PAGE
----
Religion, Culture, and Diversity in St. John's, Newfoundland and Labrador
Welcome to this website featuring profiles and articles about religion, culture, and diversity in St. John's, the capital city of the province of Newfoundland and Labrador! The site aims to provide a perspective on the many different religious and cultural communities in the city, to highlight diversity in our community, and to be a source of information for both new residents of the province and to those who already consider it home.
In coordination with and with funding from the provincial Department of Education and the Office of Immigration and Multiculturalism, students and faculty at Memorial University have put together profiles of different religious and cultural groups, as well as articles featuring festivals, people and practices. It is our intention to add more profiles and articles over time, so be sure to come back and check for updates! In fact, our long term goal is to expand our scope to encompass the entire province. For now, as a beginning, we have focused on the city of St. John's.
The make-up of religious traditions in St. John's and in the province of Newfoundland and Labrador has been in evolution since its early beginnings. For detailed histories of various Christian and Native groups in the province, please see this website by Dr. Hans Rollmann (Department of Religious Studies, Memorial University).
Many contemporary Religious Studies scholars have claimed that religiosity is becoming less important in the everyday lives of average Canadians. Certainly, according to Statistics Canada data, we know that Canadians on the whole are attending religious institutions less frequently than 20 years ago, with the older generation more participative than younger Canadians. Of note, Atlantic Canada is the region with the highest 'religiosity index', measured by examining affiliation, attendance, personal practices and individual importance of religion.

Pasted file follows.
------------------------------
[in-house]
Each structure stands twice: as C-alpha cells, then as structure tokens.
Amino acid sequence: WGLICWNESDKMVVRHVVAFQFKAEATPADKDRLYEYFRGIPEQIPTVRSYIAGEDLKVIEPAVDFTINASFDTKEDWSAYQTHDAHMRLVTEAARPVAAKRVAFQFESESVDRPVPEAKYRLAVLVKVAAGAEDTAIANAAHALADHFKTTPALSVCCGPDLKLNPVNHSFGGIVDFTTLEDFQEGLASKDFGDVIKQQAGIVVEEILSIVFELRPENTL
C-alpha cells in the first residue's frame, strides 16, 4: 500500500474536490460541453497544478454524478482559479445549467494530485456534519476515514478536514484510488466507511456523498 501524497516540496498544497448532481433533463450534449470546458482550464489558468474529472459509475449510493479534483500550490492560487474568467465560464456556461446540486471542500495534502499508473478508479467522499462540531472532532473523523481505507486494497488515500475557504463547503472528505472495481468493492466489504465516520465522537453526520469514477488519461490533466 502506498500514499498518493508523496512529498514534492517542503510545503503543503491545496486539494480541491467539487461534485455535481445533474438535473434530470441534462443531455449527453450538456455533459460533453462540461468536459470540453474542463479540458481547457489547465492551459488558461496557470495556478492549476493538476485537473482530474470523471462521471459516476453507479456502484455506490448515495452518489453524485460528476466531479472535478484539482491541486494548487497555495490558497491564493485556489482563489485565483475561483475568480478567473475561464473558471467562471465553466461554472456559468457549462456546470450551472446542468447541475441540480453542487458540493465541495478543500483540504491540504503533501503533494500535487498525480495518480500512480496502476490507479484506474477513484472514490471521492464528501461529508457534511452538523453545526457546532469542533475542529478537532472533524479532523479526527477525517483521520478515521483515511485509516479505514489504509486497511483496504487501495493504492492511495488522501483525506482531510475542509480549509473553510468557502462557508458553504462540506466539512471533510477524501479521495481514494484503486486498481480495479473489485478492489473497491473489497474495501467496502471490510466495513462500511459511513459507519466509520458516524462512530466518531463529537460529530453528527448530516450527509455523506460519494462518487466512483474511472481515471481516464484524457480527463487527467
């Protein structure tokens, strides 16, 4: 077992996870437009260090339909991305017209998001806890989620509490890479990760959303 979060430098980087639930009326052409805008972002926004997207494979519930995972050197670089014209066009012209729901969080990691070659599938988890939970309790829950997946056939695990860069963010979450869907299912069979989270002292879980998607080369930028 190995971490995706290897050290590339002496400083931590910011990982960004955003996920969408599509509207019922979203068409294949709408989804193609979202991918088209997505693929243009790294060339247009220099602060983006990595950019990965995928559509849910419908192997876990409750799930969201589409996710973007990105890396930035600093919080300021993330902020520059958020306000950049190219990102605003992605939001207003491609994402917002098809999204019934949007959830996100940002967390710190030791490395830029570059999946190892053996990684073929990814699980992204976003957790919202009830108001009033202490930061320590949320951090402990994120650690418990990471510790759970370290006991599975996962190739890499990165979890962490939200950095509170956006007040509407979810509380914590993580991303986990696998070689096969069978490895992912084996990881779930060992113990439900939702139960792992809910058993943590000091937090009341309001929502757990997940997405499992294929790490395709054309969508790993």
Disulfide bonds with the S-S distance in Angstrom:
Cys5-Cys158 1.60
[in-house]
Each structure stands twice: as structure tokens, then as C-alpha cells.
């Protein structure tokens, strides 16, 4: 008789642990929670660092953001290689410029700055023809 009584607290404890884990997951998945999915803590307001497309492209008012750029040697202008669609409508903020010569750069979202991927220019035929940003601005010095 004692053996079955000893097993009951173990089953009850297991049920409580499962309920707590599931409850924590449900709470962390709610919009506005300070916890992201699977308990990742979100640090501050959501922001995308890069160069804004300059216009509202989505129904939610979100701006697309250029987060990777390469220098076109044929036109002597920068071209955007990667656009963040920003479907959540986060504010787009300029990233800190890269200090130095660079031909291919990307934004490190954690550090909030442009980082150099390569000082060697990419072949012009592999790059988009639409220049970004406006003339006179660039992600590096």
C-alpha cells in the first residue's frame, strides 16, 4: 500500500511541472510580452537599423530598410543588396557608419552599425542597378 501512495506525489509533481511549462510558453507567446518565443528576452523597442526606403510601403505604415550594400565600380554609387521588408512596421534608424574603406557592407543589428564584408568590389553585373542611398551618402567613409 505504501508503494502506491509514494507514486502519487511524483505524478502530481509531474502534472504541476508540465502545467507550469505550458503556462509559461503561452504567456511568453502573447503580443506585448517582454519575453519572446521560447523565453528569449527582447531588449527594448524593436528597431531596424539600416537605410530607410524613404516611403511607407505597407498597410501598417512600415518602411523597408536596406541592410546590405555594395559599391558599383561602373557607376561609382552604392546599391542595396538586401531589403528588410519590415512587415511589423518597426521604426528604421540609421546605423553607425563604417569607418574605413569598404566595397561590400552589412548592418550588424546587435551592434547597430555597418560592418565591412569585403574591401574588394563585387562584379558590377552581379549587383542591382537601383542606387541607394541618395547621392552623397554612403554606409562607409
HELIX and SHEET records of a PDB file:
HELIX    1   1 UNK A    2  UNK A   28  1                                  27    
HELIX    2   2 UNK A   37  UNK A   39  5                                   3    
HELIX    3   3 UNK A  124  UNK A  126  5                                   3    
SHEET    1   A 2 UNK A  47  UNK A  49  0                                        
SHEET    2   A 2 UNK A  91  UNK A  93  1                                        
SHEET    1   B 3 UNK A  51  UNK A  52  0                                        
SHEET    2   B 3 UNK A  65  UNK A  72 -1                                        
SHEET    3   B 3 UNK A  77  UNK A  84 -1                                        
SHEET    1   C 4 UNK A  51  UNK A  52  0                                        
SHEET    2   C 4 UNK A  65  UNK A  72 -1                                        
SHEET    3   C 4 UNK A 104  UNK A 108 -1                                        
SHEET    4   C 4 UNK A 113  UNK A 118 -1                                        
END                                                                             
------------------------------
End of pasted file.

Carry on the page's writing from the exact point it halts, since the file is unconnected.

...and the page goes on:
At the same time, the populations of Canada and Newfoundland and Labrador are diversifying. With changes to our immigration policy in the late 1960s and greater appreciation for the advantages of multiculturalism, our population has become more ethnically and culturally diverse. For many new Canadians religiosity is an important part of their identities. They often bring and share new religious practices and beliefs from their former homes, and adopt practices from the religious community they discover here.
Nevertheless, as data from the 2001 Census reveals, Newfoundland and Labrador has remained overwhelmingly Protestant and Catholic in make-up (in this, our province differs from the remainder of Canada, where Catholics are the largest religious tradition). The fasting growing group is those who have "no religion." The Jewish, Muslim, Buddhist, Hindu, and Sikh communities combined comprised less than 0.03% of the population of Newfoundland and Labrador in 2001. But these numbers do not tell the whole story, and we hope that this website will provide local religious and cultural organizations the opportunity to tell their experiences of success, struggle, adaptation, and contribution to life in this province.
2001 Religious Population in Newfoundland and Labrador
For more detailed information, this graph breaks down the religious traditions in the province by age groupings. See you back here soon!